Exhibition caps massive project to digitize agricultural labor research material

Author: Strategic Marketing and Communications
February 26, 2024
Agricultural workers exit the back of a truck in an archival photo
Photo Credit: California agricultural workers in a photo from the Anderson Papers collection.

‘Fields of Struggle: Agricultural Laborers in California, 1939 – 1966’ is based on more than 1,400 items collected by researcher and activist Henry P. Anderson

When San Francisco State University’s Labor Archives and Research Center (LARC) holds its annual program Thursday, Feb. 29, it won’t just celebrate the 38th anniversary of the event series’ launch. It will also mark the culmination of a two-year, labor-intensive effort to digitize the life’s work of one of California’s most notable labor researchers.

The free, open-to-the-public event — to be held 5 – 7 p.m. in room 460 of the J. Paul Leonard Library — will also serve as the official opening of a new exhibition, “Fields of Struggle: Agricultural Laborers in California, 1939 – 1966.” The exhibition showcases material from the Henry P. Anderson Papers, a collection of audio interviews, film footage, photographs, periodicals and more documenting the experiences of California agricultural workers. Anderson was studying for a master’s in Public Health at the University of California, Berkeley, in the mid-1950s when he began collecting the material as part of a thesis project on Mexican agricultural workers. Anderson became convinced that the program that allowed the workers to come temporarily to the U.S., known as the Bracero Program, was riddled with abuses, and he used his research to advocate for change. He remained active for years afterward as a labor activist and historian.

Consisting of 1,460 items, the Henry P. Anderson Papers was catalogued and digitized under the direction of San Francisco State Digital Archivist Leah Sylva. Now it’s not just the backbone of the “Fields of Struggle” exhibition. It will be available online to researchers anywhere, anytime.

“Now researchers worldwide can access the correspondence, photographs and interviews remotely without needing to travel to campus,” Sylva said. “Also the selection process curates a sampling of material, presenting objects with high research value without the considerable labor usually required to hunt through archival cartons for relevant items.”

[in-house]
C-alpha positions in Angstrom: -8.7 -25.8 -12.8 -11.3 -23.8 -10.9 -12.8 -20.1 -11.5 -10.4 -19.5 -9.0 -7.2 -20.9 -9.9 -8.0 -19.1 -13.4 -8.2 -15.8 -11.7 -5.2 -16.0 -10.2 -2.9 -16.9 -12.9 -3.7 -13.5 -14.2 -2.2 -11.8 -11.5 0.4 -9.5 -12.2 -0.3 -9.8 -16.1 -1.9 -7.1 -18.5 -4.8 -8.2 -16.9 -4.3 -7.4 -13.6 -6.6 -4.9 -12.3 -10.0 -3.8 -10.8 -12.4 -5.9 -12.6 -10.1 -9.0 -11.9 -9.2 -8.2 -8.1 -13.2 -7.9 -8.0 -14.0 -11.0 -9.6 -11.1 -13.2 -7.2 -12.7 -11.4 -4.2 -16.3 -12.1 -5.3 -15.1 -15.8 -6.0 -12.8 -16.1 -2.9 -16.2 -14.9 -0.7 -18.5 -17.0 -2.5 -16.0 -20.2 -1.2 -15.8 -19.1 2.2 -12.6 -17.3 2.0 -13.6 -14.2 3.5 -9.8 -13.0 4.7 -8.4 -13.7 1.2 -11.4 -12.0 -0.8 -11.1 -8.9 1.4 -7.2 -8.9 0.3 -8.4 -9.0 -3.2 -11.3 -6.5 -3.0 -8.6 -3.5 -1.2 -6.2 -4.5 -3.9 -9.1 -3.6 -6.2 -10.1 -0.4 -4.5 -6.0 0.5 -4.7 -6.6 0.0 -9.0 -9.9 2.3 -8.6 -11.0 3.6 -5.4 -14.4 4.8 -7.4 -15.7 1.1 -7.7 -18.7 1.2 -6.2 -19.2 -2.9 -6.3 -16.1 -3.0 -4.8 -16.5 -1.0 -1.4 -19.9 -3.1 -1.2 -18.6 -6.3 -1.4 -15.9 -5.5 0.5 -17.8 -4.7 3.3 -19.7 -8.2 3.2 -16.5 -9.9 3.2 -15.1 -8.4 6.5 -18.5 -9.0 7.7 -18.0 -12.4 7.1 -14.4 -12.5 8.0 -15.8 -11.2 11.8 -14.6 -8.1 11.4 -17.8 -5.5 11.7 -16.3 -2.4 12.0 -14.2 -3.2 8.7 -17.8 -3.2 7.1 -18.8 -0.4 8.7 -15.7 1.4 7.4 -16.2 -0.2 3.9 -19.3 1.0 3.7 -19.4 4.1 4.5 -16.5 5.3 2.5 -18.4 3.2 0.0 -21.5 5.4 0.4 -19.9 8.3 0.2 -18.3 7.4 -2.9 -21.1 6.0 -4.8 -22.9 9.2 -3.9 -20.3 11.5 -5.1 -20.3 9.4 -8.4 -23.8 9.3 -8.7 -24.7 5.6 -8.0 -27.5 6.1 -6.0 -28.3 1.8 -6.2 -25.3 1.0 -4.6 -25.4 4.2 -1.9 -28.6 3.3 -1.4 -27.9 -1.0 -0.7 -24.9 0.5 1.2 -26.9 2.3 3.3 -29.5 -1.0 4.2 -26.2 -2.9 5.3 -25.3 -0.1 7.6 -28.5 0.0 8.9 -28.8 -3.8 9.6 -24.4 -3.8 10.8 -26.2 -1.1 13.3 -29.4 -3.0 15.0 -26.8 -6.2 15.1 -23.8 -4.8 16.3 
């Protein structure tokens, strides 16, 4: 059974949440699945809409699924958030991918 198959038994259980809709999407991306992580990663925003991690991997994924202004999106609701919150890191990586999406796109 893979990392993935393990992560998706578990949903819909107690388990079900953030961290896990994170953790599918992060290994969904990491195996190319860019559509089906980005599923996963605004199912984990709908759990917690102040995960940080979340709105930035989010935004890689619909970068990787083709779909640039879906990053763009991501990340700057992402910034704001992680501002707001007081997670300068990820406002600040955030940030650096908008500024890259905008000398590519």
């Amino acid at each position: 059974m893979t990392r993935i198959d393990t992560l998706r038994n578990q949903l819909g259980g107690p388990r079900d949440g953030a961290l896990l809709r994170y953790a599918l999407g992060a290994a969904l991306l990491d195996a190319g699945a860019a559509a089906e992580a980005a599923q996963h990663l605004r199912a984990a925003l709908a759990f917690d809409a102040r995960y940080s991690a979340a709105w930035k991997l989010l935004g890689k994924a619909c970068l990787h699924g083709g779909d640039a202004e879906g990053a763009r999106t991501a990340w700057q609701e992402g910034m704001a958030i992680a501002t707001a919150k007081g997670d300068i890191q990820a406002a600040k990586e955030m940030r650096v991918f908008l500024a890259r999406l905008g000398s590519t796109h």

Anderson (pictured, right) passed away in 2016. He had supported LARC with charitable donations and had conversations with staff members about leaving the center his papers. Two years ago, the Anderson Family Trust brought that to fruition with a generous grant covering the cost of organizing and digitizing the papers. The papers were donated by the family and processed in 2019 – 2020 by Archival Processing Team Lead Eva Martinez.

A number of Anderson’s children and grandchildren will be on hand for the “Fields of Struggle” opening event Feb. 29.

“It is tremendously gratifying, rewarding and moving, for myself and my family, to know that my father’s work now is memorialized in digital form and lives on as a resource for labor researchers and historians,” said Dori Anderson Rodriguez, Anderson’s daughter. “My father’s labor research materials, which included recorded interviews, photographs and writings, was to him his most valuable and important legacy. It brings us great pride and gratification to know that his research is now preserved and can be used now and in the future.”

“Fields of Struggle: Agricultural Laborers in California, 1939 – 1966” will be open for class visits throughout 2024. Anyone interested in scheduling a visit should email Sylva.

The Feb. 29 LARC event will feature keynote speaker Mireya Loza, author of “Defiant Braceros: How Migrant Workers Fought for Racial, Sexual and Political Freedom.” Learn more on the J. Paul Leonard Library website.

Henry P. Anderson